Director Robert Greene returns with the enthrallingly complex docudrama Kate Plays Christine, which follows actress indie darling Kate Lyn Sheil (best known for her role as Lisa Williams in House of Cards) as she prepares for the challenging and emotionally charged role of Christine Chubbuck, an American news reporter of the seventies who committed suicide during a live television broadcast. The documentary explores our morbid desire to see death and destruction, something that can be best summed up by the closing scene as Kate looks directly into the camera and bitterly says “you’re all sadists”. I readily admit that I am one of these sadists, having had the initial motive to watch the tragic death of this woman. Greene manages to address this need as the tension subtly builds up, our eyes never leaving the screen, our thoughts never wandering off. This is achieved by having the enigmatic tape of the suicide constantly being mentioned throughout the film, and yet it is never shown because it is never obtained.
The film first premiered at the Sundance Film Festival, taking home the Special Jury Prize. It’s not hard to see why. The most distinguishing element of the documentary was the fantastic cinematography, particularly the camerawork. Greene shoots the film in a way that gives off the impression that we are watching a fictional movie rather than a non-fiction thriller, which I found made Kate Plays Christine more absorbing to watch. Greene switches effortlessly between the movie scenes that they’re shooting, which is reminiscent to a seventies soap opera, and the research aspect of the plot. This subsequently creates an almost seamless flow of dialogue between the actors that carries an awkward undertone.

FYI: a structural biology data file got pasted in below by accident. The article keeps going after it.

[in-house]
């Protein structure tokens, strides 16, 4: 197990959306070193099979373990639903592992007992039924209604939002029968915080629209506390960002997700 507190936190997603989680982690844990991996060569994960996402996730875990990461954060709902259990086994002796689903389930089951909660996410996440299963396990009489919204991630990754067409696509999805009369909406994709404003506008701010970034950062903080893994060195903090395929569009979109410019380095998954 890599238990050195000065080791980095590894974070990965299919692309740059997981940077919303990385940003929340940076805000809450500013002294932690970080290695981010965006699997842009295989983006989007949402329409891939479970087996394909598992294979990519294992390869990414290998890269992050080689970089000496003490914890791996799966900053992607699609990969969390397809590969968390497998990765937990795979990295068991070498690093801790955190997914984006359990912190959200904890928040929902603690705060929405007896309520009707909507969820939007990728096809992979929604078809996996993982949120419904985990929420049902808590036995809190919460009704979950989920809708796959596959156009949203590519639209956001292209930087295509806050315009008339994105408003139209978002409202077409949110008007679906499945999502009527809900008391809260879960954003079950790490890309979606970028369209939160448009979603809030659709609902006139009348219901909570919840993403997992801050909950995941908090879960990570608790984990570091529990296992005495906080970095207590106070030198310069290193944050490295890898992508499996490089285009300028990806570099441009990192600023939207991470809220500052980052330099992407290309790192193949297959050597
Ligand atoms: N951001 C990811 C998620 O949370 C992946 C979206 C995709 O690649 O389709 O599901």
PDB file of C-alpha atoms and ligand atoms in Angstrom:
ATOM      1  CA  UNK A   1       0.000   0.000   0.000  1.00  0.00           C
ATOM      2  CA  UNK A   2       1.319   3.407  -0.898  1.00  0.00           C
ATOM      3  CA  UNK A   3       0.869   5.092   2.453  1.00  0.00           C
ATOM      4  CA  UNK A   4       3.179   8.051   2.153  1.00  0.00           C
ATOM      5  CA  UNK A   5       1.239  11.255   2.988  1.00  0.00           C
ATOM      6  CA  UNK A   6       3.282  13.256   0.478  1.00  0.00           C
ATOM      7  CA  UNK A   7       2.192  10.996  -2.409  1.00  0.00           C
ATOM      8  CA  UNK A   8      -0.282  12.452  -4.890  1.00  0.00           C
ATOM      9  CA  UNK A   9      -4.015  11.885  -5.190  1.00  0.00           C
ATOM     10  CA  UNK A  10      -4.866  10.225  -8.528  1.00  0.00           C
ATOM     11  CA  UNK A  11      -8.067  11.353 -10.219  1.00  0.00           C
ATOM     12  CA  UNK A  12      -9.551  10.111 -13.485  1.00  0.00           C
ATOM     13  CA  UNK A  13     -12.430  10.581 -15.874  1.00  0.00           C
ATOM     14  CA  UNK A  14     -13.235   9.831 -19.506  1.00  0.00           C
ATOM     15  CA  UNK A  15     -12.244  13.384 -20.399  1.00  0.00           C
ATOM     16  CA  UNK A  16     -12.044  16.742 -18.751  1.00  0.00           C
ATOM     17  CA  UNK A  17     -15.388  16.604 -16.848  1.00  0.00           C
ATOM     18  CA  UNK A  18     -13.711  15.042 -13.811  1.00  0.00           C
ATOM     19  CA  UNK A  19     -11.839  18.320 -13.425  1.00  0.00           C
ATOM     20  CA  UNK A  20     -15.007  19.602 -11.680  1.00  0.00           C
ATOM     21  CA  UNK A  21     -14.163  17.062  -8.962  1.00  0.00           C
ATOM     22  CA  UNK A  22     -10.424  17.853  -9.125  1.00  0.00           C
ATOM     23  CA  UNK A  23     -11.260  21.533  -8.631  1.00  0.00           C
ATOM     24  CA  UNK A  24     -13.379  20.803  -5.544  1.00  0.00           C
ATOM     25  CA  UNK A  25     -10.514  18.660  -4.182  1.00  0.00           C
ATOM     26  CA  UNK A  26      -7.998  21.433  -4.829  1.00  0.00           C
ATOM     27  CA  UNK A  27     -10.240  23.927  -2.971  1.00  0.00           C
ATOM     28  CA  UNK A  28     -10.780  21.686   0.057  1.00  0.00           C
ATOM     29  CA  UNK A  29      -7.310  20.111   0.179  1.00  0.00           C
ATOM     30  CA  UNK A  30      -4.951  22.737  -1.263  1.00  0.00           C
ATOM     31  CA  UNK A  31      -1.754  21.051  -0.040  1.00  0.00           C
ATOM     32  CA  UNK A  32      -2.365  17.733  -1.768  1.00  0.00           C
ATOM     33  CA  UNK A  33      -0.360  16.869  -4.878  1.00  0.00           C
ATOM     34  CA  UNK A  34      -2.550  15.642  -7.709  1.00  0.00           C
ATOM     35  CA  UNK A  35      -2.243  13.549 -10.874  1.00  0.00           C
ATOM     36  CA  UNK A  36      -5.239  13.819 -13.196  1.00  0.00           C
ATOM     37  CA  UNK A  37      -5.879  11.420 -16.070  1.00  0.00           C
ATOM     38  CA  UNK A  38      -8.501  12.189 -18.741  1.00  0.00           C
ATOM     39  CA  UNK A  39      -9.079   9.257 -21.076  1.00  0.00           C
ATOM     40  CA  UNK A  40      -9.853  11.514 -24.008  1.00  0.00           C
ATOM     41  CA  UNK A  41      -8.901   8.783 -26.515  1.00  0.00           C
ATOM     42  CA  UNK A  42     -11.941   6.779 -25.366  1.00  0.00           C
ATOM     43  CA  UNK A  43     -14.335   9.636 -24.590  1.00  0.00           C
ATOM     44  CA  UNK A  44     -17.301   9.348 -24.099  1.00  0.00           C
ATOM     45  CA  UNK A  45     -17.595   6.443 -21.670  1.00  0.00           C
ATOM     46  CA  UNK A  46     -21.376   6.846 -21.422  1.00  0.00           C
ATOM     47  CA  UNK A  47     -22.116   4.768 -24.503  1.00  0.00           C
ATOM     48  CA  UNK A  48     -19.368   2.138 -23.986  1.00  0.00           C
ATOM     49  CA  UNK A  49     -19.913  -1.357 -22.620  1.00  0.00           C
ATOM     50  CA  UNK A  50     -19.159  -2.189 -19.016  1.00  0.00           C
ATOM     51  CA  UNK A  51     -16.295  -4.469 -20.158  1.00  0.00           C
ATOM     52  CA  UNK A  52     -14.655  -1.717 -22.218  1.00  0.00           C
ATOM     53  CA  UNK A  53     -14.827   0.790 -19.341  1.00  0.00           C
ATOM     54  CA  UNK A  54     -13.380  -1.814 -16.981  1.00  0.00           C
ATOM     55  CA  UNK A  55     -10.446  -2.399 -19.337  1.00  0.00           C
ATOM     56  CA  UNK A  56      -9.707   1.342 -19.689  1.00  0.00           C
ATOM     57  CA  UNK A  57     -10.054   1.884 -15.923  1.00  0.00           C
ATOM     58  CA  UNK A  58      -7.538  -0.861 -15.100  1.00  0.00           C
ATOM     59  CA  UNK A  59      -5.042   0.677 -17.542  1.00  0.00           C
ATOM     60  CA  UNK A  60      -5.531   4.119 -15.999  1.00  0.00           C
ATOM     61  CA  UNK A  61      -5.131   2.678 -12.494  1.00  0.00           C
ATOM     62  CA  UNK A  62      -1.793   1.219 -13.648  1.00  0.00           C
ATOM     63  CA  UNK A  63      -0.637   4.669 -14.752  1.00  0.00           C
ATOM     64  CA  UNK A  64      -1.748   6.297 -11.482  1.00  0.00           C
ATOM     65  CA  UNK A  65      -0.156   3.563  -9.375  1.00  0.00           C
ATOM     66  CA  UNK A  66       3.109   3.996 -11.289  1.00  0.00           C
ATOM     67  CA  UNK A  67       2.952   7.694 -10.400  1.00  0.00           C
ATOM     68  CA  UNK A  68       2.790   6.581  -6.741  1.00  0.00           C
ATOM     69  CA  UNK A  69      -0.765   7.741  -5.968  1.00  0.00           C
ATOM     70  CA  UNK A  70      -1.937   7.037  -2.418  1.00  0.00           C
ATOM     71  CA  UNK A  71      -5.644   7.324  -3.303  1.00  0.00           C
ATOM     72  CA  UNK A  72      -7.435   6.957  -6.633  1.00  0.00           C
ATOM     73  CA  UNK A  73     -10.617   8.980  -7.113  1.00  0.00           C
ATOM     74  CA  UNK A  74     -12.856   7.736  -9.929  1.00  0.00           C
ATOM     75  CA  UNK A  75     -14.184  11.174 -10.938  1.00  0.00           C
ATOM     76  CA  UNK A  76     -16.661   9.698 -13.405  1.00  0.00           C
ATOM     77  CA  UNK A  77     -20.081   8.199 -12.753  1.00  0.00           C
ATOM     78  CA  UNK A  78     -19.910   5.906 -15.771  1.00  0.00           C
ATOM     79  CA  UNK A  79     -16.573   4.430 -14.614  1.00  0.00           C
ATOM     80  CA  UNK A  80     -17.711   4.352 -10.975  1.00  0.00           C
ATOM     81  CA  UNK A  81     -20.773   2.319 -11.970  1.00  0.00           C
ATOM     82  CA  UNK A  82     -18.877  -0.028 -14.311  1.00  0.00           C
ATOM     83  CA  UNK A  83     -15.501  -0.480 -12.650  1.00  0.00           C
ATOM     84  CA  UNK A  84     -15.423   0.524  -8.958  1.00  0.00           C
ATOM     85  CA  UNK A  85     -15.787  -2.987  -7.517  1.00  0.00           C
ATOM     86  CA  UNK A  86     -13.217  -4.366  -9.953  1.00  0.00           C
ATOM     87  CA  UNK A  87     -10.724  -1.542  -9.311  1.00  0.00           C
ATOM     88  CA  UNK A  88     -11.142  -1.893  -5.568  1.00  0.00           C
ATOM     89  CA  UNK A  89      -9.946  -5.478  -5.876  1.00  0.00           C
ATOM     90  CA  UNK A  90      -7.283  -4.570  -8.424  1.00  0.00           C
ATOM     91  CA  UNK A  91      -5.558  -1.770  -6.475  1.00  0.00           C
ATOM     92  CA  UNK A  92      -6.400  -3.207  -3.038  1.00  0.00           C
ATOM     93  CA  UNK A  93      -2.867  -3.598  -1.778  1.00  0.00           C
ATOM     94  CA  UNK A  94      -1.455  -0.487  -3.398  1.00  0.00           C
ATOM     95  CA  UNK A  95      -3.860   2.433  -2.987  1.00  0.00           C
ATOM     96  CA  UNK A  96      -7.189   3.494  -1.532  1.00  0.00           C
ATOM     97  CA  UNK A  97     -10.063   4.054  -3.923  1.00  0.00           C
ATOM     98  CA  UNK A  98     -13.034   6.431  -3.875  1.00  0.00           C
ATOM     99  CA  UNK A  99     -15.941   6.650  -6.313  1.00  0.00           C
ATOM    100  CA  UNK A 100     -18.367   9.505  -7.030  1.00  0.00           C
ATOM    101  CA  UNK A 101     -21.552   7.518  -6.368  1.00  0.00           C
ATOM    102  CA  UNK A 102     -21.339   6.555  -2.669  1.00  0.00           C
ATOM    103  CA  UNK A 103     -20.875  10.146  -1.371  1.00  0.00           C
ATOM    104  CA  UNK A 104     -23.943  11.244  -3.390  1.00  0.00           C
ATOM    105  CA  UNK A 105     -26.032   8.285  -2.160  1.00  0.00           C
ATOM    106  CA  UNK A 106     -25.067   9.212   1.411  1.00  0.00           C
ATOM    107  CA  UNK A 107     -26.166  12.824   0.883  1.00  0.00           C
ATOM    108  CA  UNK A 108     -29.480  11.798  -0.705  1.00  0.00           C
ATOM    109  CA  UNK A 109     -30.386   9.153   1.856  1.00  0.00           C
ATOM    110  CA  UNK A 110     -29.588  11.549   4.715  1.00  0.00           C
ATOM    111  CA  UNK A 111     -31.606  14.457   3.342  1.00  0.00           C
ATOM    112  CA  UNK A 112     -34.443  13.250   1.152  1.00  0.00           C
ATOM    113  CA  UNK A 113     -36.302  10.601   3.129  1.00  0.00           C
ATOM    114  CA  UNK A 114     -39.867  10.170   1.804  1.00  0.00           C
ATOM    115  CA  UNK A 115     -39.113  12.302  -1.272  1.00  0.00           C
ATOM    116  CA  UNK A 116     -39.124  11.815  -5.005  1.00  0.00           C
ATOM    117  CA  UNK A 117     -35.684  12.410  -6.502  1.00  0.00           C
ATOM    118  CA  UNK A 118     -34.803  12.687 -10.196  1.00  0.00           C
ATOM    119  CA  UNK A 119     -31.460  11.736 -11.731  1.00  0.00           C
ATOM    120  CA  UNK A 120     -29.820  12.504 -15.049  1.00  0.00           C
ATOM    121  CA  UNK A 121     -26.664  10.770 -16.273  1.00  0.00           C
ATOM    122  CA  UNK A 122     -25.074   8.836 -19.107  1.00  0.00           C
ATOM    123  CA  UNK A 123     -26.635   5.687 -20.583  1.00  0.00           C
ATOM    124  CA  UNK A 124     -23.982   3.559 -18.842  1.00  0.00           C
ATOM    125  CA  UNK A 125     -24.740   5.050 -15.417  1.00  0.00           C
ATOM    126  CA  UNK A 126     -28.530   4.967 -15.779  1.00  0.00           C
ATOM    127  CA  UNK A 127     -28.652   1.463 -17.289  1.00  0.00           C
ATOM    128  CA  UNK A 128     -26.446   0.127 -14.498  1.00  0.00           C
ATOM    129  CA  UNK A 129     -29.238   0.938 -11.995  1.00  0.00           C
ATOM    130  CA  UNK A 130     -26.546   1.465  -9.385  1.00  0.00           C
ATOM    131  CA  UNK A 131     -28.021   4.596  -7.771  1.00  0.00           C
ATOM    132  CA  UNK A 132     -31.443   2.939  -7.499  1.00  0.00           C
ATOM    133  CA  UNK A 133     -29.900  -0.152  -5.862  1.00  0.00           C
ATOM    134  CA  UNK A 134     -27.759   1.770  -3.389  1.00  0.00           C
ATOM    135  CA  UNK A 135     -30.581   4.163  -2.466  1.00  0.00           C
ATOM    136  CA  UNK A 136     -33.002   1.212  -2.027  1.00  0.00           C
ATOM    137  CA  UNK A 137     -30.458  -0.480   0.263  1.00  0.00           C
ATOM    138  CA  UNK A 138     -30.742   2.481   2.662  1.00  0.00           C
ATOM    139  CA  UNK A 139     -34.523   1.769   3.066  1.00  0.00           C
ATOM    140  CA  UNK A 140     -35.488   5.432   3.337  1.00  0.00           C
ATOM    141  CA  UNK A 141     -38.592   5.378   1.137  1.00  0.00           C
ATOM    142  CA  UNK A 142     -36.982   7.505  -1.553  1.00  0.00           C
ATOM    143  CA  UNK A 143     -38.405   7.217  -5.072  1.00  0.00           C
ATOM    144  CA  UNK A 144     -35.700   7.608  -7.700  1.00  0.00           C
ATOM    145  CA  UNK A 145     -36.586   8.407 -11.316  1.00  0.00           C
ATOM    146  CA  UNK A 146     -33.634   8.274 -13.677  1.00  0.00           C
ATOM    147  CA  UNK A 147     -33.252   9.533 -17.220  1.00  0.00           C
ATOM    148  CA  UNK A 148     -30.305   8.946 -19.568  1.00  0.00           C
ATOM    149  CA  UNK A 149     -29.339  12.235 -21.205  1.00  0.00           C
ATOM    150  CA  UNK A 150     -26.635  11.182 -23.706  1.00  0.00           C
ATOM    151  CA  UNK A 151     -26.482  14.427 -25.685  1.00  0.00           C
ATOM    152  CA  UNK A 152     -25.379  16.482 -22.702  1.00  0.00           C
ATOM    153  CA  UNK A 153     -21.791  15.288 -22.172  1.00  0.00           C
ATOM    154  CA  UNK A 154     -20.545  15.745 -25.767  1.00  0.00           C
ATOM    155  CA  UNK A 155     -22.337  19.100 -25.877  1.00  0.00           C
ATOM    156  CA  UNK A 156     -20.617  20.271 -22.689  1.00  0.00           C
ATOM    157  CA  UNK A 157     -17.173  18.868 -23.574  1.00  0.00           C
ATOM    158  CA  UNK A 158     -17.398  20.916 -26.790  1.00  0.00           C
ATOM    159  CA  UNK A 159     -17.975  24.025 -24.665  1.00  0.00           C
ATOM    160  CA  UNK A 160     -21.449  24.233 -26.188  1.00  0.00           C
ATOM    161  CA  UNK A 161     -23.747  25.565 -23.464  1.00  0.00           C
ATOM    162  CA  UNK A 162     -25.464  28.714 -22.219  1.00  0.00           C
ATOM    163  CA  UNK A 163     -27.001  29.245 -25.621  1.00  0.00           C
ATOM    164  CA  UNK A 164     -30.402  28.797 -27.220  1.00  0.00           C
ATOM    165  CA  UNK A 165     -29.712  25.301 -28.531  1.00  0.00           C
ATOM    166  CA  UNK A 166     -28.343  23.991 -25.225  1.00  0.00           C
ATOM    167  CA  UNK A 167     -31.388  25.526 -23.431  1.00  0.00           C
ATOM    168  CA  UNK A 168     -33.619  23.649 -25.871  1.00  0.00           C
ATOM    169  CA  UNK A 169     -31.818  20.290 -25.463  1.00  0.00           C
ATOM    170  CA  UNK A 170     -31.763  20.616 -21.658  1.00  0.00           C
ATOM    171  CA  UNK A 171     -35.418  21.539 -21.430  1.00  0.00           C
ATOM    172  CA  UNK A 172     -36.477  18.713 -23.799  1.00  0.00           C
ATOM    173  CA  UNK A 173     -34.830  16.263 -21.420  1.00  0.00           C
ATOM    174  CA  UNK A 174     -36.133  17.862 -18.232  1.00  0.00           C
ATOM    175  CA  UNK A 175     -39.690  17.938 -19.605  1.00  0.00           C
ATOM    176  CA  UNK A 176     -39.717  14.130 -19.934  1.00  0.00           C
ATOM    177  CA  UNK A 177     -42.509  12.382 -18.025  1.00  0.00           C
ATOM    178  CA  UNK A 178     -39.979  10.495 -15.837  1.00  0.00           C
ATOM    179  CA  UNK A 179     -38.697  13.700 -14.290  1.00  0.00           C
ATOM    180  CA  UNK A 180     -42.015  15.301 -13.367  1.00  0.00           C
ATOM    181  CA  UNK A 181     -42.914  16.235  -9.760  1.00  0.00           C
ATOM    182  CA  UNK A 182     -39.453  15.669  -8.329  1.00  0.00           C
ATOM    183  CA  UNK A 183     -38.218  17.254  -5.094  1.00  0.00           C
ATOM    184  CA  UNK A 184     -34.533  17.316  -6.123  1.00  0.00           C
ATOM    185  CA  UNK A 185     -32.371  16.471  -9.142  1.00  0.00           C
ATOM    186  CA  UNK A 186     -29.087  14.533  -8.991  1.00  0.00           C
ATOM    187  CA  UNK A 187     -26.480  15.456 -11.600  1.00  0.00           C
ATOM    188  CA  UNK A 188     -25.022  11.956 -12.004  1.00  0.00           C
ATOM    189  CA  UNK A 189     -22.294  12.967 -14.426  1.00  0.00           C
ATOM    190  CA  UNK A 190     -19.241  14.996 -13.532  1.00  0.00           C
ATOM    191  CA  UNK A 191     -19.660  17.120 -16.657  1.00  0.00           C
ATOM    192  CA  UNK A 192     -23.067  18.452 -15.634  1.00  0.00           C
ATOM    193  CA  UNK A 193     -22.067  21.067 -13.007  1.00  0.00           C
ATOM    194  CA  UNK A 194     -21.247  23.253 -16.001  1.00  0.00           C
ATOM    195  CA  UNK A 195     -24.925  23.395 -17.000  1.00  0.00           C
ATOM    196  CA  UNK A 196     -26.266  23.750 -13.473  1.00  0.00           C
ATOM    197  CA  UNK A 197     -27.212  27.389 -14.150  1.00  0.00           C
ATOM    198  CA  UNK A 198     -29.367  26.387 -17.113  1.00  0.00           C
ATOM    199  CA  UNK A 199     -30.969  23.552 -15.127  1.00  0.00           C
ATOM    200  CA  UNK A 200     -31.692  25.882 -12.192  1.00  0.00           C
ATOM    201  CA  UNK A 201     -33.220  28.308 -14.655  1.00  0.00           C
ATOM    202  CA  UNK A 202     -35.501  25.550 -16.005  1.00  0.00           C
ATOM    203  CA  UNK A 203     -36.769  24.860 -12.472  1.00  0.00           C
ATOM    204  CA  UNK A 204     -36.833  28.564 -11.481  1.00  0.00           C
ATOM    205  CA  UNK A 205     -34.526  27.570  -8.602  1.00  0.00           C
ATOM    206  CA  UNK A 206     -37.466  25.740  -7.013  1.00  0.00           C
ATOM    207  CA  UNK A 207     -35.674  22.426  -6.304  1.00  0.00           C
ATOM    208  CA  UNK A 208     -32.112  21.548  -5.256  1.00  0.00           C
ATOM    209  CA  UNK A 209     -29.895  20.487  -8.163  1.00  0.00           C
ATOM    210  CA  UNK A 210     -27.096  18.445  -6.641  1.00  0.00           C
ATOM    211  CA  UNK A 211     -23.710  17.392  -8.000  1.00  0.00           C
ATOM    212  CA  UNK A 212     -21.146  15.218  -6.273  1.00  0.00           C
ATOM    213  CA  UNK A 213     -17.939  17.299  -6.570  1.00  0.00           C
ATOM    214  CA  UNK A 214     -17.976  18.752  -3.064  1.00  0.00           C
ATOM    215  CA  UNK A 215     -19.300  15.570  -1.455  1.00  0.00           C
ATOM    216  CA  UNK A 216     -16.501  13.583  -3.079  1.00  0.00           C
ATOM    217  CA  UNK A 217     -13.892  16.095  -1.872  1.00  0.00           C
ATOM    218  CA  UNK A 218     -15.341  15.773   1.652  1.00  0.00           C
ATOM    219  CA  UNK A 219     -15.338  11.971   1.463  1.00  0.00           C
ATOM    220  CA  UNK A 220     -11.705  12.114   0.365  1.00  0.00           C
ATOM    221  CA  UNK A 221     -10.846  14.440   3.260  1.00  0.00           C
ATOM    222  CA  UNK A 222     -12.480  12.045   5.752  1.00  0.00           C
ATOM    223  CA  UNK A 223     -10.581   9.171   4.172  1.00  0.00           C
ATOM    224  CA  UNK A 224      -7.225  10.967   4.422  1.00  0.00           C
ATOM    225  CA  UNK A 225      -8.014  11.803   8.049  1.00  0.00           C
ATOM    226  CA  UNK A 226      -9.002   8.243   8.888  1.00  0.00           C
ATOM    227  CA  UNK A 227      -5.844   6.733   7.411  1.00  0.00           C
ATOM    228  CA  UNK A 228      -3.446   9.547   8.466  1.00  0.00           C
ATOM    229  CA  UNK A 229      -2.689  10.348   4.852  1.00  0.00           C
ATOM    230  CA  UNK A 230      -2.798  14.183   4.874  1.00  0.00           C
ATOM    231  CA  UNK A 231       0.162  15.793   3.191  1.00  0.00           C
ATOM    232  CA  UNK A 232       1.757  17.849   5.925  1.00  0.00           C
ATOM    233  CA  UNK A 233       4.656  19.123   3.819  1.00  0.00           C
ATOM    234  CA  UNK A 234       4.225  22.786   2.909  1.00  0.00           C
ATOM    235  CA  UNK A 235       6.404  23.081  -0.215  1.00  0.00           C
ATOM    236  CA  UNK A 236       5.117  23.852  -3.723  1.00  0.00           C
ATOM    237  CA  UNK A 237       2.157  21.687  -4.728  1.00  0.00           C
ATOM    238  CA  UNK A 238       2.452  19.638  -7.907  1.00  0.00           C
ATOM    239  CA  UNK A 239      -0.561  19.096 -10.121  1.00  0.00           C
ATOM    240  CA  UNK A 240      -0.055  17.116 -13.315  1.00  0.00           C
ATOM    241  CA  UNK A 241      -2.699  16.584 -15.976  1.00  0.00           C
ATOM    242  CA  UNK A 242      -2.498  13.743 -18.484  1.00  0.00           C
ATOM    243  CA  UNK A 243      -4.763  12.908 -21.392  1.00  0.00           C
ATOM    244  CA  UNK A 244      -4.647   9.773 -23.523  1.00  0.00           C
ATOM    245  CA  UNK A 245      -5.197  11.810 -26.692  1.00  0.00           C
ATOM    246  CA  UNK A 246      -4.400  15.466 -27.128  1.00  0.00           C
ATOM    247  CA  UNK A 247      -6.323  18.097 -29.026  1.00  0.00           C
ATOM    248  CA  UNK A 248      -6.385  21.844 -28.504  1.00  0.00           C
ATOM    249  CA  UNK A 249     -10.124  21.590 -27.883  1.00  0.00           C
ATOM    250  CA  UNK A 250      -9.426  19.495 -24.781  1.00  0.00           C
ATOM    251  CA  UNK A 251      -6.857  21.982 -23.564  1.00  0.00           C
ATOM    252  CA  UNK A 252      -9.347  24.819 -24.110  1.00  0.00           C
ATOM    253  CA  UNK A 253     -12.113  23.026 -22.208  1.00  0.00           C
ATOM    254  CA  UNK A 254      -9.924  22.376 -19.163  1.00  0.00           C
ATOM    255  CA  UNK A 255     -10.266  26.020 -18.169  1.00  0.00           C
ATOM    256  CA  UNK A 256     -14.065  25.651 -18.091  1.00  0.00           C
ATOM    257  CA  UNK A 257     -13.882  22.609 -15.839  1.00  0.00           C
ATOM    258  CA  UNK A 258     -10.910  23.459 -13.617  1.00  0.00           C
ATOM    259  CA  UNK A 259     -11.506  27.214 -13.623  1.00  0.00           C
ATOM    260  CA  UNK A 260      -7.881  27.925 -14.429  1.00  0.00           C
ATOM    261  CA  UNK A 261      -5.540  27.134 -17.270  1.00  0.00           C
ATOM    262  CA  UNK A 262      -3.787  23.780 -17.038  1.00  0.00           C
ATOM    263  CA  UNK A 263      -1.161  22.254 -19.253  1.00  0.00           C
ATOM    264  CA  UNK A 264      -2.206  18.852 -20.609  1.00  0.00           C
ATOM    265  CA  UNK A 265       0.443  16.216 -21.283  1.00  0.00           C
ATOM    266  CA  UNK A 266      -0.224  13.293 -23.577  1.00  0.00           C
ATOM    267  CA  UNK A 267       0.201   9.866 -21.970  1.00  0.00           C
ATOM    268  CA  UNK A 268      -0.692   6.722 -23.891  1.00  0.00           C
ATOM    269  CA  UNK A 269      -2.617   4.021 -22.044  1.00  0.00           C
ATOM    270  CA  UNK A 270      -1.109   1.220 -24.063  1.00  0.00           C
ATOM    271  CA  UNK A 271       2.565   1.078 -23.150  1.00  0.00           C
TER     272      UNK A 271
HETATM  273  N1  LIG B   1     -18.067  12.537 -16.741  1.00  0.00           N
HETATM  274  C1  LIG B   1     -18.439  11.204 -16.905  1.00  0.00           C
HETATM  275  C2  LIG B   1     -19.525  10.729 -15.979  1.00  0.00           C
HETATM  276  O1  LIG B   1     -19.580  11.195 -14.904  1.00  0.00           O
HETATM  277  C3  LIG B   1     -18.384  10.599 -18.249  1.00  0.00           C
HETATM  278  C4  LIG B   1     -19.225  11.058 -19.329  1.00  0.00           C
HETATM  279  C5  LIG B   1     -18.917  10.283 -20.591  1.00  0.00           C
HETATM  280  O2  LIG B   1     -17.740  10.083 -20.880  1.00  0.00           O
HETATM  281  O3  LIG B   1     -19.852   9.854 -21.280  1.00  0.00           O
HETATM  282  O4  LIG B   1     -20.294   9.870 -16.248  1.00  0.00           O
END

Kate Sheil is an ambiguous presence on the screen, and it’s this quality that allows the film to progress and culminate in the death. Her elusiveness, coupled with Greene’s camerawork forces us to question what’s real and what’s not. Fact and fiction become intertwined, perplexingly creating a more honest and raw portrayal of Christine. To be able to watch Sheil develop as an actress so closely and intimately was a disconcerting experience yet simultaneously it gave Kate Plays Christine a razor sharp edge to it. Sheil almost parallels Chubbuck’s steady decline into a dark pit of depression, although she doesn’t quite manage to reach it. This paints a convoluted picture, as Kate struggles to unearth Christine’s driving motivation to end her life. The ethics of this struggle, of trying to figure out how to depict this woman’s fragile life on the screen is what makes the story such a troubling and difficult puzzle to watch. It uncomfortably exposes our curious attraction to tragedy, and our inexplicable fascination with blood and guts, as Christine (and therefore Kate) emphasised before she shot herself.
I went into this movie expecting an excitingly dramatic tragedy but came out of that cinema with much more than that. This isn’t just a docudrama, it’s a gritty movie from the start, possessing many darker and deeper levels than expected, which can be a challenge to keep up with. With the recent spike in interest in documentaries, this is definitely not one to be missed.